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THE QUESTION: Would the three-bounce rule make tennis a more interesting game for the spectators?

March 21, 1960
March 21, 1960

Table of Contents
March 21, 1960

Yesterday
Negro Ballplayer
Spectacle
Cow Palace
Richard
Baseball
Basketball
Tip From The Top
19th Hole: The Readers Take Over
Pat On The Back

THE QUESTION: Would the three-bounce rule make tennis a more interesting game for the spectators?

GEORGE E. BARNES
President USLTA
Chicago
I'm not sure. Changing to the three-bounce rule might make tennis a lobbing game. Maybe there are other ways of stimulating more action. Softening the ball could do it. There's also the one-bounce rule which would stop the "kill" after a soft return of a hard serve. We must experiment and study with care.

This is an article from the March 21, 1960 issue Original Layout

TONY TRABERT
Member of Jack Kramer's pro group
Cincinnati
I've played this rule more than the others. It seems too long and drawn out. Two sets against Olmedo took two hours. On the other hand, the big complaint has been against the serve, rush and kill. The "no-rally" makes it monotonous. Polls we are taking show that the majority of spectators still prefer the regular game.

DON BUDGE
1937 and 1938 U.S. champion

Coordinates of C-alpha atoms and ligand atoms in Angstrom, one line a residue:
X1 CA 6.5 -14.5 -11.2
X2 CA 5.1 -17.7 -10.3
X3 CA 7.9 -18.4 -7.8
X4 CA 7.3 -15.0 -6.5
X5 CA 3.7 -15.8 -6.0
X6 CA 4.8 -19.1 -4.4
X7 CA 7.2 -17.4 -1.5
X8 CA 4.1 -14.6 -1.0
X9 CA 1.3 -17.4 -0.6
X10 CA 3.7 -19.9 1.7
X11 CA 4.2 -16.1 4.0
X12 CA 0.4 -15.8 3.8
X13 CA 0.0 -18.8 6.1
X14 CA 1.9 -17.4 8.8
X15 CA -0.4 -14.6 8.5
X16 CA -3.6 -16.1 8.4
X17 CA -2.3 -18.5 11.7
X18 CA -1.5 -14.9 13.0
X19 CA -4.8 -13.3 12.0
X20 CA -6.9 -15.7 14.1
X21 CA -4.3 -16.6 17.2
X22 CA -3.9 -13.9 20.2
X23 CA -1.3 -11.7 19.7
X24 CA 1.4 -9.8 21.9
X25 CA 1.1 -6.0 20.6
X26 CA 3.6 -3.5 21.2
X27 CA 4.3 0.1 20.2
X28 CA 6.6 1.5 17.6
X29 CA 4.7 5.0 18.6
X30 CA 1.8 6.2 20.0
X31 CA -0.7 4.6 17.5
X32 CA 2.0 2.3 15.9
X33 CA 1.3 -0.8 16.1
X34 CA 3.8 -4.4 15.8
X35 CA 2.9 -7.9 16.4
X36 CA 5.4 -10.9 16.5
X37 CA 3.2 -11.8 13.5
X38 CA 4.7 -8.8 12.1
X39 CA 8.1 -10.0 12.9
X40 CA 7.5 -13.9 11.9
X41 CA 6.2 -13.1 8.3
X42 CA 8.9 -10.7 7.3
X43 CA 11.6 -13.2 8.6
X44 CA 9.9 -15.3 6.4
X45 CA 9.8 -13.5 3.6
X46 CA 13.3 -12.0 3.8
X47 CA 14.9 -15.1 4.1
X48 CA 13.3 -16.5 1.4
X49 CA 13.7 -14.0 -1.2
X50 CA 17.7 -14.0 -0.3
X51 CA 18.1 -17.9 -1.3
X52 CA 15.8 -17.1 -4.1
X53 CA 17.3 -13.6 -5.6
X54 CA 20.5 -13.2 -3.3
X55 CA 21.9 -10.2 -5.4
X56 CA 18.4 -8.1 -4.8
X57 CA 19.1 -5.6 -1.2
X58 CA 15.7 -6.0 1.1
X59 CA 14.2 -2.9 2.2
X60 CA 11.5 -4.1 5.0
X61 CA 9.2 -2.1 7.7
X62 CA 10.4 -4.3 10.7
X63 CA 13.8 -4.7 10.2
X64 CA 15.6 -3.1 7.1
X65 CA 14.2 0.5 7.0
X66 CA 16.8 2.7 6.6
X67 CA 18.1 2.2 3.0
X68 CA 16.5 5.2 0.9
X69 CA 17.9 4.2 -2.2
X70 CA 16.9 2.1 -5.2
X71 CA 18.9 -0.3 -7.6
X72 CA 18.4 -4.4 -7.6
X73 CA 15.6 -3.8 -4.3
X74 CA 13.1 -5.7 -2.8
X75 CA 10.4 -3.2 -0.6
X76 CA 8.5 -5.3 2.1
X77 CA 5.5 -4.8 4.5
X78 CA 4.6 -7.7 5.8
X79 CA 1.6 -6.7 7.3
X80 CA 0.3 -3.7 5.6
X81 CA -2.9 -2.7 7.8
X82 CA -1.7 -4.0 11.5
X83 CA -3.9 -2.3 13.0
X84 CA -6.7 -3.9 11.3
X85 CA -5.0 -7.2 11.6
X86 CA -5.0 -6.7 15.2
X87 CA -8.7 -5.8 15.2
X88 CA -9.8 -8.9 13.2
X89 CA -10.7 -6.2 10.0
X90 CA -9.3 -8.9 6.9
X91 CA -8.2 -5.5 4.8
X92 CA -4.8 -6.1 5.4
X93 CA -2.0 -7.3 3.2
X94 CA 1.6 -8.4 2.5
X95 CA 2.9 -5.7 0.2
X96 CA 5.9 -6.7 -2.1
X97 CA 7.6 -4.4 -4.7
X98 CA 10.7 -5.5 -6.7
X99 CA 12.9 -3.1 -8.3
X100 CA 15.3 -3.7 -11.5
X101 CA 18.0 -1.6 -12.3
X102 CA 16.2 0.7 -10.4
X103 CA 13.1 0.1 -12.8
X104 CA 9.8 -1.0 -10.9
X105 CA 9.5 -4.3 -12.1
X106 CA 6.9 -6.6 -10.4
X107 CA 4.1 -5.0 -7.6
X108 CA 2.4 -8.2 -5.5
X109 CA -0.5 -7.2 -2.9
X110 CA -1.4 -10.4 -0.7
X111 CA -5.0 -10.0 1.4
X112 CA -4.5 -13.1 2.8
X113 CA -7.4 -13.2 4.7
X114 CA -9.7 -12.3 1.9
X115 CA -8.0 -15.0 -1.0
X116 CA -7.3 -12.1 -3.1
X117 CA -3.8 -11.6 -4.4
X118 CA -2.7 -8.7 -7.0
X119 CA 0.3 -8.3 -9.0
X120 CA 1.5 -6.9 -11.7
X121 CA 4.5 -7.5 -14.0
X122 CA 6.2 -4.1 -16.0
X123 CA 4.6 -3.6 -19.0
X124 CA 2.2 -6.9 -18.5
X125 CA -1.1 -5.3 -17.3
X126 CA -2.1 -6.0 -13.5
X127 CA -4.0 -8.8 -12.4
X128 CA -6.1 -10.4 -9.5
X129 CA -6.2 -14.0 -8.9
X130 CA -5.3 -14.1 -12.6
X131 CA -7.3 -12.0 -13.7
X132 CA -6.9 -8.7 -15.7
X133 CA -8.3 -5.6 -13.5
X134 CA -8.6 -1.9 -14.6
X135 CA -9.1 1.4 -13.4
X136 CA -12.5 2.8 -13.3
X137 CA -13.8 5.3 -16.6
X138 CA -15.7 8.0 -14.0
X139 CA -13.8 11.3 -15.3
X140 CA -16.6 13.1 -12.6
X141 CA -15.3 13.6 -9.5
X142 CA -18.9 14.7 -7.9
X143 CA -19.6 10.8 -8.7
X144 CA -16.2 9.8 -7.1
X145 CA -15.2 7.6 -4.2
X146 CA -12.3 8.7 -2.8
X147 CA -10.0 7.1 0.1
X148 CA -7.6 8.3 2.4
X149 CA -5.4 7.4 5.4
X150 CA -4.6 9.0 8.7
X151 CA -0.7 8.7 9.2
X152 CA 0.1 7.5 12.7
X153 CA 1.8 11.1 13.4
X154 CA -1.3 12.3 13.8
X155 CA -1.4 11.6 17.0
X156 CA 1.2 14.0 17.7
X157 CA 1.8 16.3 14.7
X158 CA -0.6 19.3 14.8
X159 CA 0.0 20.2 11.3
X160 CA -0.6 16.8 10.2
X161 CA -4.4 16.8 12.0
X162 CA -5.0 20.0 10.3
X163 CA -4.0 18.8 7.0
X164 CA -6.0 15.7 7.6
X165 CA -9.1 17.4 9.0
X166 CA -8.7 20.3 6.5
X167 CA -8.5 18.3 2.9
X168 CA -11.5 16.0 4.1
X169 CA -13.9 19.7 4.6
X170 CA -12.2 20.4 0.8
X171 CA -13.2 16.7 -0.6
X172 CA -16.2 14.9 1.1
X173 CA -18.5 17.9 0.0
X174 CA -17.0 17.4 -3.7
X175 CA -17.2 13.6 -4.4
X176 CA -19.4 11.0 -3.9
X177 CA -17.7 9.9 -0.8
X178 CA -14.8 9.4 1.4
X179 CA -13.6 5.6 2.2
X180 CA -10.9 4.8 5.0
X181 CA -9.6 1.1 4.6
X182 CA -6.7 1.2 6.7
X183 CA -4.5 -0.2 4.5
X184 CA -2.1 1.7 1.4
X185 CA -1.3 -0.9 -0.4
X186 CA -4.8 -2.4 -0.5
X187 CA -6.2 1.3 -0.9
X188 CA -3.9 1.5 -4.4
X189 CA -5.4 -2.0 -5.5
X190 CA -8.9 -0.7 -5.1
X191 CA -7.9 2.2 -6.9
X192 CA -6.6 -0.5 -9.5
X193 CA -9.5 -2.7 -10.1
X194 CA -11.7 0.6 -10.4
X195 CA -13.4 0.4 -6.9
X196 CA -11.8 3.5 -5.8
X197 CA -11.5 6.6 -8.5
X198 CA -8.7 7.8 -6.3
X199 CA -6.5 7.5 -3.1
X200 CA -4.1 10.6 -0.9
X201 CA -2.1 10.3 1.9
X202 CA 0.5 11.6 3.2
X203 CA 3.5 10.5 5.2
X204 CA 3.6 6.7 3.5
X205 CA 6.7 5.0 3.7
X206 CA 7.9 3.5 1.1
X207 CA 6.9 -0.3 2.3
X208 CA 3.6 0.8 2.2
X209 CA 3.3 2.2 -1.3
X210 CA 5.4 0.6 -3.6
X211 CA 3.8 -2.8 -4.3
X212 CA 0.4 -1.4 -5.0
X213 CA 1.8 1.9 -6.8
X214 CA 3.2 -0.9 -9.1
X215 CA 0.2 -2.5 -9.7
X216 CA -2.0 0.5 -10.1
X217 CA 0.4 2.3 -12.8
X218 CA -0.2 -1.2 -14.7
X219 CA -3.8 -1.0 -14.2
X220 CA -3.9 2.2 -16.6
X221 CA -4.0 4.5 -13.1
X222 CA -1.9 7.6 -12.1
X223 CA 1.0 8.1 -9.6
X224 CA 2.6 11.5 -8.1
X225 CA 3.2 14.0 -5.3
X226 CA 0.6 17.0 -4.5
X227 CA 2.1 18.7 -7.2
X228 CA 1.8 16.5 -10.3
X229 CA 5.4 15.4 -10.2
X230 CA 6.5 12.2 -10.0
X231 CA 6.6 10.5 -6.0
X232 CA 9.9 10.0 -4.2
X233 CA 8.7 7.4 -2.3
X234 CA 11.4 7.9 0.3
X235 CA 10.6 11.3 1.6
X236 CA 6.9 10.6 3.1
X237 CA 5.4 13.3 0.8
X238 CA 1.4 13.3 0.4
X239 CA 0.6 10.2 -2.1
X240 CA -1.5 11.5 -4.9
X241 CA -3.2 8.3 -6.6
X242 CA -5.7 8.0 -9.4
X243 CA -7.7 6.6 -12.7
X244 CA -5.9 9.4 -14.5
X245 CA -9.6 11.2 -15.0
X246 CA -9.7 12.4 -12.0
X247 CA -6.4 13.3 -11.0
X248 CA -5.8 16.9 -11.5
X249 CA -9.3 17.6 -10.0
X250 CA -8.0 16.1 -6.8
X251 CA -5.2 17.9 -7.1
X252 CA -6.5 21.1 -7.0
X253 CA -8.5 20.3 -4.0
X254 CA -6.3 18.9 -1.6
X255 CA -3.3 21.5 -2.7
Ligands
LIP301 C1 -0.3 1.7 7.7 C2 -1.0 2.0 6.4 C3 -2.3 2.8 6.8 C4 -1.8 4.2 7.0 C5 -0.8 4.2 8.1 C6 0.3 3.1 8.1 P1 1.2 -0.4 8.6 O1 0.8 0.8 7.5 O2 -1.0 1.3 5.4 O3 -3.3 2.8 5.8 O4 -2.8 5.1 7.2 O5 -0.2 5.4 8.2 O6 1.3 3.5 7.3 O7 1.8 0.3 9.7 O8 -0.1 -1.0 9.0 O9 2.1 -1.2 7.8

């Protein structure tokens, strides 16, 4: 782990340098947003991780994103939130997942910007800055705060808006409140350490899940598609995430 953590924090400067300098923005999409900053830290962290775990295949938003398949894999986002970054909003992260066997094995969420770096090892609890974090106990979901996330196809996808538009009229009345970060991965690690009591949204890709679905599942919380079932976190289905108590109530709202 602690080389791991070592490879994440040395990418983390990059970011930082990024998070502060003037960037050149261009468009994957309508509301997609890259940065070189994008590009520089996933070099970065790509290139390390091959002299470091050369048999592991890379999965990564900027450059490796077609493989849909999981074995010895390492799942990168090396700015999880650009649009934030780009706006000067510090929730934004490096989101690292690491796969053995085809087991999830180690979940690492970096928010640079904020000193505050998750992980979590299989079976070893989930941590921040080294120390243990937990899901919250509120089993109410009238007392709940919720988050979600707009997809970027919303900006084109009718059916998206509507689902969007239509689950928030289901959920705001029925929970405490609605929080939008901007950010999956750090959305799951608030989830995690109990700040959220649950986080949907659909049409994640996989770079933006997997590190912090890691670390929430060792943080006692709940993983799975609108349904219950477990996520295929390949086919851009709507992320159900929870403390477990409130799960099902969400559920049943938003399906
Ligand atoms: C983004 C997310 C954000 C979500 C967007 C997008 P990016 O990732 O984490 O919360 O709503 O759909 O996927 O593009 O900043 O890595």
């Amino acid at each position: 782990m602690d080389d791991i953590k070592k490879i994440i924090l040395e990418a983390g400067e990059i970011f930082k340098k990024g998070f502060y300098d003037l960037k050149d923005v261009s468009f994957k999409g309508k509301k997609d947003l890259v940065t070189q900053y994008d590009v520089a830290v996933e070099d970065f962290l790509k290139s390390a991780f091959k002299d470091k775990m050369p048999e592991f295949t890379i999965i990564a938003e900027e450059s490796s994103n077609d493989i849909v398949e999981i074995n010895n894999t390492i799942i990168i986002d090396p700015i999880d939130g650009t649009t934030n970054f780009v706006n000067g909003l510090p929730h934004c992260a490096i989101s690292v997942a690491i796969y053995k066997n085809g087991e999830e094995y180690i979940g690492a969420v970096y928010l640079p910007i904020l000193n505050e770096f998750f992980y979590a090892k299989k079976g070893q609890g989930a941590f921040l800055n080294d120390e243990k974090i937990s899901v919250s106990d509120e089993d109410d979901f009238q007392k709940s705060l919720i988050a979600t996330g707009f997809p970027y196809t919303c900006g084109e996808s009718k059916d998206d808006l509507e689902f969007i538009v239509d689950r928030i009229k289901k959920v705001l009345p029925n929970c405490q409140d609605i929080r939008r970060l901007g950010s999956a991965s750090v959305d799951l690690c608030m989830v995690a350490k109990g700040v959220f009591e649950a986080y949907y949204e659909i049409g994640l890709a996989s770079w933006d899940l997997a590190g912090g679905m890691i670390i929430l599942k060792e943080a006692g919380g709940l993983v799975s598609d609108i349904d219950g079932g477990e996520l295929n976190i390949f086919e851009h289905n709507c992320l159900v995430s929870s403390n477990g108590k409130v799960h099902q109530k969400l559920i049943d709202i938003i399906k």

New York City
On the contrary, it would ruin tennis. There's nothing wrong with the game that a few good ground strokes couldn't correct. When I played a guy who served and rushed to the net, my first thought was: "Wonderful!" The trouble with the top players today is that they have neglected their ground game.

BEVERLY BAKER FLEITZ
Member, 1959 U.S. Wighlman Cup team
Long Beach, Calif.
The three-bounce rule would make tennis dull because it would lose some of its aggression and spark. I saw the pros try the three-bounce rule. It was good tennis, but only because they were pros, and it wasn't as good as their usual game. Generally, three-bounce tennis would be like ladies' tennis, which I don't like.

WHITNEY REED
Intercollegiate tennis champion, 1959
San Jose State College
I'll go along with the attempts to make tennis more interesting to the spectators, but the three-bounce rule isn't the answer. I am against going after the server and penalizing him. If he wants to risk rushing the net, he should be allowed to do so. A better solution would be to lengthen the service three or four feet.

PANCHO GONZALES
World's professional tennis champion
Los Angeles
No. If the three-bounce rule is adopted, the majority of spectators will insist that the old game be revived because fast, offensive tennis is the most exciting tennis. The three-bounce game is longer and duller at times. If they want to slow the game, they can change from grass to a slower, truer bouncing surface.

SEVEN PHOTOS